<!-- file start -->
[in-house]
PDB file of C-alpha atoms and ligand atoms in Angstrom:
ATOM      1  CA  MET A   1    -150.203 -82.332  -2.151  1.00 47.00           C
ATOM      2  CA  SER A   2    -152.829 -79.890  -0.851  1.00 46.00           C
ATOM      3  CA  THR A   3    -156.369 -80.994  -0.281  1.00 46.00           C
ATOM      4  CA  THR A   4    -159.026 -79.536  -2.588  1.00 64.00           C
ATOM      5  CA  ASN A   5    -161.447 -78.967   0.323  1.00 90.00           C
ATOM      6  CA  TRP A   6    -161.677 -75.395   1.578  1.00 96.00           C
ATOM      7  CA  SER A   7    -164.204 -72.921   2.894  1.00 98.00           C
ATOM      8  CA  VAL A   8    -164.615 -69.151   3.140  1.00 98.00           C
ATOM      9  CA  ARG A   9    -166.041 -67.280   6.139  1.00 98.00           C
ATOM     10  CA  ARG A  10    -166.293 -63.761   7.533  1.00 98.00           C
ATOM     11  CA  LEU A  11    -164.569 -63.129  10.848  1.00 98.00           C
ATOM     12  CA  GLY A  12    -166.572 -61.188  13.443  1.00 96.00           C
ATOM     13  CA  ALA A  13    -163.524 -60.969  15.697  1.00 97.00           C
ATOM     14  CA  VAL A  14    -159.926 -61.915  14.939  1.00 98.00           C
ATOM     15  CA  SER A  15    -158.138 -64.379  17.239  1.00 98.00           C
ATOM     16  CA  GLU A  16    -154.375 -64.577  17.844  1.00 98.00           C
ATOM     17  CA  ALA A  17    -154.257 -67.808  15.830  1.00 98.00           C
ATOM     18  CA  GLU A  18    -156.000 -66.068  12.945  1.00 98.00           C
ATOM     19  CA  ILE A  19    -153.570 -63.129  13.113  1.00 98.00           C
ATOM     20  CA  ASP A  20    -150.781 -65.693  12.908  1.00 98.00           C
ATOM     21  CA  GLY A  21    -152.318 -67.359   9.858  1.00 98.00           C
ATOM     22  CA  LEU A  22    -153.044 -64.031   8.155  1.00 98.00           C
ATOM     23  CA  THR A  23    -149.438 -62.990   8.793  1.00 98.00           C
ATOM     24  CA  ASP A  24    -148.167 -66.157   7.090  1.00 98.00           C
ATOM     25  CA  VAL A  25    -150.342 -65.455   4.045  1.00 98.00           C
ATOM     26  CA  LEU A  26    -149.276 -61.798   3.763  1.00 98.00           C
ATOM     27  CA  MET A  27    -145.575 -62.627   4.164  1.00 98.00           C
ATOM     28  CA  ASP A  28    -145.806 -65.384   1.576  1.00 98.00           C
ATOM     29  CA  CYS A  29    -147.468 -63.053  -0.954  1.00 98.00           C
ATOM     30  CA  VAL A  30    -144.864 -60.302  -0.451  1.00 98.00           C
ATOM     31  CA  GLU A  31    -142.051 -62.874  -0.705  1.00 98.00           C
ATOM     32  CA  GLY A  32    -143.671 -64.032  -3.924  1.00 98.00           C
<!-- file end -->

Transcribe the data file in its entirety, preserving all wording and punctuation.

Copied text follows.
[in-house]
PDB file of C-alpha atoms and ligand atoms in Angstrom:
ATOM      1  CA  MET A   1    -150.203 -82.332  -2.151  1.00 47.00           C
ATOM      2  CA  SER A   2    -152.829 -79.890  -0.851  1.00 46.00           C
ATOM      3  CA  THR A   3    -156.369 -80.994  -0.281  1.00 46.00           C
ATOM      4  CA  THR A   4    -159.026 -79.536  -2.588  1.00 64.00           C
ATOM      5  CA  ASN A   5    -161.447 -78.967   0.323  1.00 90.00           C
ATOM      6  CA  TRP A   6    -161.677 -75.395   1.578  1.00 96.00           C
ATOM      7  CA  SER A   7    -164.204 -72.921   2.894  1.00 98.00           C
ATOM      8  CA  VAL A   8    -164.615 -69.151   3.140  1.00 98.00           C
ATOM      9  CA  ARG A   9    -166.041 -67.280   6.139  1.00 98.00           C
ATOM     10  CA  ARG A  10    -166.293 -63.761   7.533  1.00 98.00           C
ATOM     11  CA  LEU A  11    -164.569 -63.129  10.848  1.00 98.00           C
ATOM     12  CA  GLY A  12    -166.572 -61.188  13.443  1.00 96.00           C
ATOM     13  CA  ALA A  13    -163.524 -60.969  15.697  1.00 97.00           C
ATOM     14  CA  VAL A  14    -159.926 -61.915  14.939  1.00 98.00           C
ATOM     15  CA  SER A  15    -158.138 -64.379  17.239  1.00 98.00           C
ATOM     16  CA  GLU A  16    -154.375 -64.577  17.844  1.00 98.00           C
ATOM     17  CA  ALA A  17    -154.257 -67.808  15.830  1.00 98.00           C
ATOM     18  CA  GLU A  18    -156.000 -66.068  12.945  1.00 98.00           C
ATOM     19  CA  ILE A  19    -153.570 -63.129  13.113  1.00 98.00           C
ATOM     20  CA  ASP A  20    -150.781 -65.693  12.908  1.00 98.00           C
ATOM     21  CA  GLY A  21    -152.318 -67.359   9.858  1.00 98.00           C
ATOM     22  CA  LEU A  22    -153.044 -64.031   8.155  1.00 98.00           C
ATOM     23  CA  THR A  23    -149.438 -62.990   8.793  1.00 98.00           C
ATOM     24  CA  ASP A  24    -148.167 -66.157   7.090  1.00 98.00           C
ATOM     25  CA  VAL A  25    -150.342 -65.455   4.045  1.00 98.00           C
ATOM     26  CA  LEU A  26    -149.276 -61.798   3.763  1.00 98.00           C
ATOM     27  CA  MET A  27    -145.575 -62.627   4.164  1.00 98.00           C
ATOM     28  CA  ASP A  28    -145.806 -65.384   1.576  1.00 98.00           C
ATOM     29  CA  CYS A  29    -147.468 -63.053  -0.954  1.00 98.00           C
ATOM     30  CA  VAL A  30    -144.864 -60.302  -0.451  1.00 98.00           C
ATOM     31  CA  GLU A  31    -142.051 -62.874  -0.705  1.00 98.00           C
ATOM     32  CA  GLY A  32    -143.671 -64.032  -3.924  1.00 98.00           C